Regional Infectious Diseases Unit, Western General Hospital, Edinburgh, UK.
School of Health and Social Care, Edinburgh Napier University, Edinburgh, UK.
Substance Misuse Directorate, NHS Lothian, Astley Ainslie Hospital, Edinburgh, UK.
Department of Nursing and Community Health, School of Health and Life Sciences, Glasgow Caledonian University, Glasgow, UK.
School of Molecular, Genetic and Population Health Sciences, University of Edinburgh, Edinburgh, UK.
AIMS AND OBJECTIVES:
To explore the experience of adults living with hepatitis C in a new era of interferon-free treatment.
Hepatitis C is a leading cause of morbidity and mortality worldwide, posing a significant challenge to global public health. Historically, the treatment of hepatitis C was poorly efficacious and highly demanding; however, more effective and tolerable therapies have become available in high-income nations in recent years. This is the first study to explore how these significant developments in the treatment of hepatitis Cmay have influenced the experience of those living with the virus, and their understanding of the disease.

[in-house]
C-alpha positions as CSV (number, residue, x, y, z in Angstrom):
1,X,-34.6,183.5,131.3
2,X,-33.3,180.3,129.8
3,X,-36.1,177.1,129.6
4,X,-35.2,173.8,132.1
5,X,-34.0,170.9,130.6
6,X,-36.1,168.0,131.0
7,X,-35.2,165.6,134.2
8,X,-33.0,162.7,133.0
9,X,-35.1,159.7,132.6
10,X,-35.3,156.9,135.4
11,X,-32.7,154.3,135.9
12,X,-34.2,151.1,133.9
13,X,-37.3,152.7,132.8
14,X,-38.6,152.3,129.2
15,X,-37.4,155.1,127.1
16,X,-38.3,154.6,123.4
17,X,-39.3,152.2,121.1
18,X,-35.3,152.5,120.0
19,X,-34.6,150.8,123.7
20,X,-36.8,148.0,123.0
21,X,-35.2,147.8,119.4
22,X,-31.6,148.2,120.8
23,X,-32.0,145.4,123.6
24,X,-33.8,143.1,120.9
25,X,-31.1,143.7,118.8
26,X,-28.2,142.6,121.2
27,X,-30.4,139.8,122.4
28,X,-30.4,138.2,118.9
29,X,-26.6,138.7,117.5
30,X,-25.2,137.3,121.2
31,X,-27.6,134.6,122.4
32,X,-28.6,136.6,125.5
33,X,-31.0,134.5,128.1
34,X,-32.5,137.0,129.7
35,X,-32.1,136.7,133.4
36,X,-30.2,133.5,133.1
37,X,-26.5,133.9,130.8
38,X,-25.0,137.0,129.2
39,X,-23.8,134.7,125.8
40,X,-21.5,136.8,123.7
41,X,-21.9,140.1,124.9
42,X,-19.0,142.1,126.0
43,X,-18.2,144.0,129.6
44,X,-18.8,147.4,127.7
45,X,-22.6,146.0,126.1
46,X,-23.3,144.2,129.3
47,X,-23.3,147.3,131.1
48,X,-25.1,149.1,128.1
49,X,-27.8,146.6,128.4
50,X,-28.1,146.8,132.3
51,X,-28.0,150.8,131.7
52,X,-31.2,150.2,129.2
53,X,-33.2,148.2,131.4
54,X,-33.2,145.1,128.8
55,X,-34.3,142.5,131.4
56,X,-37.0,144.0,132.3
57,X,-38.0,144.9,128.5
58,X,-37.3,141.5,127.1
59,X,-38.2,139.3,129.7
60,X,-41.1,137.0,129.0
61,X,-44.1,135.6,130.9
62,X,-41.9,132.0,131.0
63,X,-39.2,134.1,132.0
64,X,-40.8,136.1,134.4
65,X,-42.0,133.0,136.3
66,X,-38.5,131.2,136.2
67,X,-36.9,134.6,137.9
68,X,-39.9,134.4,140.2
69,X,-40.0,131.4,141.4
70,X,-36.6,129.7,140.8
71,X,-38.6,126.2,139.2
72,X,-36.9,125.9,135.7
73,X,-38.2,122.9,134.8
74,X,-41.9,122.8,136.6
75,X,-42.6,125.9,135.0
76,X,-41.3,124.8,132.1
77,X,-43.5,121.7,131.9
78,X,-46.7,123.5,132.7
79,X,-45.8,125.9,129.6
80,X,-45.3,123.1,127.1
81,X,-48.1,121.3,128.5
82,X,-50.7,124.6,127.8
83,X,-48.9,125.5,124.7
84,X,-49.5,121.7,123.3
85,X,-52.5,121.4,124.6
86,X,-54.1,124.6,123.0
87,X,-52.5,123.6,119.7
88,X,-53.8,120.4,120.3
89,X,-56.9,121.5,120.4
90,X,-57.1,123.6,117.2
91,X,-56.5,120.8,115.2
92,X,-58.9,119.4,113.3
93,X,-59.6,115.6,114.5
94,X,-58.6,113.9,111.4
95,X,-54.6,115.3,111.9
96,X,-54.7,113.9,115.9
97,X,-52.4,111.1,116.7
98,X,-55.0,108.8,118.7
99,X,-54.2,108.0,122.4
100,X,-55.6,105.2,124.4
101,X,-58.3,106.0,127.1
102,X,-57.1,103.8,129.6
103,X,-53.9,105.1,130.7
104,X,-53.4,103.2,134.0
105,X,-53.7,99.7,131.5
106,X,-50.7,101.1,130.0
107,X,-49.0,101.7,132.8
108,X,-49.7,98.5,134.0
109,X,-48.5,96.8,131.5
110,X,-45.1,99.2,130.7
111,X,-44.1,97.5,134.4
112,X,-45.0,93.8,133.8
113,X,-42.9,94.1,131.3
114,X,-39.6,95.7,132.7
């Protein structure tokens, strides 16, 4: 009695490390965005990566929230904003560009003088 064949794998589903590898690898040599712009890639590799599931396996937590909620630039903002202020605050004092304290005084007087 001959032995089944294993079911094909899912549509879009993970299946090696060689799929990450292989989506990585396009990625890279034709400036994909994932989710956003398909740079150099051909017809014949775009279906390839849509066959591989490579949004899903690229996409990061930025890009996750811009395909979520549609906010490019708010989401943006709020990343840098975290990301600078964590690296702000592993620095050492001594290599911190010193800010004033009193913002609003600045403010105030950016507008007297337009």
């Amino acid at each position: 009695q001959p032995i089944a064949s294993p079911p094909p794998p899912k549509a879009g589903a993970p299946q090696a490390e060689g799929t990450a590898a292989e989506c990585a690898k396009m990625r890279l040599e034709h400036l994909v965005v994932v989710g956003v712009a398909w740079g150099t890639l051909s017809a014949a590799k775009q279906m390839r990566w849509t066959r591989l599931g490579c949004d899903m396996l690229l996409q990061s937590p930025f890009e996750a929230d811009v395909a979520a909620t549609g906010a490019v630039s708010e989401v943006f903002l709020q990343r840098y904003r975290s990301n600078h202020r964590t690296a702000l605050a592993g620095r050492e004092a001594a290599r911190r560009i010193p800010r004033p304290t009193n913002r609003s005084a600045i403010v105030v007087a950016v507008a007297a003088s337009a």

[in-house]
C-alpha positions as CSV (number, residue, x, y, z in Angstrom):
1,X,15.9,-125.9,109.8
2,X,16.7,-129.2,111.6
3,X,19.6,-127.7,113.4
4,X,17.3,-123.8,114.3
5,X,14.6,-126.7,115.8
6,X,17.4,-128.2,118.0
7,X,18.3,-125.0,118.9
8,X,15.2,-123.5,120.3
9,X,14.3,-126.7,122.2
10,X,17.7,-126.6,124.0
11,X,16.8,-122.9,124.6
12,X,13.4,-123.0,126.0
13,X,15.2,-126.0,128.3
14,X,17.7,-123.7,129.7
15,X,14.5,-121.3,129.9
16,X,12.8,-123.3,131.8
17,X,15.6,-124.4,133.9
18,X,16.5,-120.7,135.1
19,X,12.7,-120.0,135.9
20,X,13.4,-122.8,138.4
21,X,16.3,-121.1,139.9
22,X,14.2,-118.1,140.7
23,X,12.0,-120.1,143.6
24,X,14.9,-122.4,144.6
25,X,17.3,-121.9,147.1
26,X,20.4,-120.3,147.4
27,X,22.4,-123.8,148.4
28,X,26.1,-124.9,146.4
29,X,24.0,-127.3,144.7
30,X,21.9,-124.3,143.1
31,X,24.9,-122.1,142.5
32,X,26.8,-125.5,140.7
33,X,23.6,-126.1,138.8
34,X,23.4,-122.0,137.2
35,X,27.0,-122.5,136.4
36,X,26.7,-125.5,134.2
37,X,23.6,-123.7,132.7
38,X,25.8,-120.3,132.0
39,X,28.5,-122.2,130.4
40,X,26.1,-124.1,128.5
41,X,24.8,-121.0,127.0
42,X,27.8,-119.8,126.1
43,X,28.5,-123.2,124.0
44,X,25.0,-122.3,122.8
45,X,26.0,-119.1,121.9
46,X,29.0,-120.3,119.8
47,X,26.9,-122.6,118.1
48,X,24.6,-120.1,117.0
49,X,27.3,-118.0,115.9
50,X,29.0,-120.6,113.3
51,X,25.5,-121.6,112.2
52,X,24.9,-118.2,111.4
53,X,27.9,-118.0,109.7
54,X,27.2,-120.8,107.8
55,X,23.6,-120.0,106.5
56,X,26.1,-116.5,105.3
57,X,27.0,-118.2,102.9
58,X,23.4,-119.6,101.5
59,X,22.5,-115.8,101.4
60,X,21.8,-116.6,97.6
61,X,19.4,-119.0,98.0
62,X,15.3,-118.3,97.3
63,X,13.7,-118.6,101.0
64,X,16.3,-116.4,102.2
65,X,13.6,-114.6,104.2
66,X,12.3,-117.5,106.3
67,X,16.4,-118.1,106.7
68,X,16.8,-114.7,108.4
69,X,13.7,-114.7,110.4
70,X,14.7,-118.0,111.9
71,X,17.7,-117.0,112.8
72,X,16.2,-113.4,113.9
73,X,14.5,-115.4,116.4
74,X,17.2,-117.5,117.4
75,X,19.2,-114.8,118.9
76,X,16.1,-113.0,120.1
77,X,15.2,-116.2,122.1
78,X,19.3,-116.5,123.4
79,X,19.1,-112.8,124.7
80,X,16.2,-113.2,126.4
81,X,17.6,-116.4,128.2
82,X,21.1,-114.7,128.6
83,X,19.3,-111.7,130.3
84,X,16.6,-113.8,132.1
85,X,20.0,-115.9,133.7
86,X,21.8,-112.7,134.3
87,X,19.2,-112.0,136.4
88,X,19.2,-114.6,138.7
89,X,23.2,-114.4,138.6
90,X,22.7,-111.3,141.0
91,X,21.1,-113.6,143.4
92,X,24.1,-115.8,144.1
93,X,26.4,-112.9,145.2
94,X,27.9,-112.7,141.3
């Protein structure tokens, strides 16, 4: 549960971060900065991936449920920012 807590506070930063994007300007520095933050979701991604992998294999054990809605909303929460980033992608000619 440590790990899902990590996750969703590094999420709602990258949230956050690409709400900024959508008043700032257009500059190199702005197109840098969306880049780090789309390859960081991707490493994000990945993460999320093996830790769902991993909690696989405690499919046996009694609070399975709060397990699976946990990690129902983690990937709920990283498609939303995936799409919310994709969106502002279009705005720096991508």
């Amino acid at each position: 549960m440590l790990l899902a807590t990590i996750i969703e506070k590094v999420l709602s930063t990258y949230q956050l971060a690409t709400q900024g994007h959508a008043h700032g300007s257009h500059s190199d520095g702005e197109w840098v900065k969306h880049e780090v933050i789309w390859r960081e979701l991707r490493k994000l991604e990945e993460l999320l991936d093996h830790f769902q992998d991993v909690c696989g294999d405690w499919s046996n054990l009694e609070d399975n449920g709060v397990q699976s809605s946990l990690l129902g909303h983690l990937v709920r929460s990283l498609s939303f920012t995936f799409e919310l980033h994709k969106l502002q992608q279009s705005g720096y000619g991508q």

A qualitative study underpinned by social phenomenological theory.
Data were generated through semi-structured interviews with a purposive sample of 20 hepatitis Cpositive adults living in a large city in Scotland.
Thematic analysis identified three overriding themes. "Positioning hepatitis C" illustrated how the disease was understood within wider sociocultural, medical and politico-economic contexts. "Beyond a physical burden" emphasised the emotional aspect of infection, and "a new uncertainty" revealed participants' cautious response to the advances in hepatitis C therapy.
Interthematic discourse portrayed the new era of hepatitis C treatment as holding little sway over constructions of the illness, as narratives resonated with previous studies. Such unmoving "lay" understandings of hepatitis C may pose potential barriers to the new therapeutic era from reaching its full potential.
RELEVANCE TO CLINICAL PRACTICE:
How people living with the virus perceive and understand hepatitis C can have an adverse impact on their engagement with care and treatment. Whilst global medical discourse eulogises the arrival of a new era of therapy, there remain significant challenges for nurses engaging those with hepatitis C in therapeutic pathways.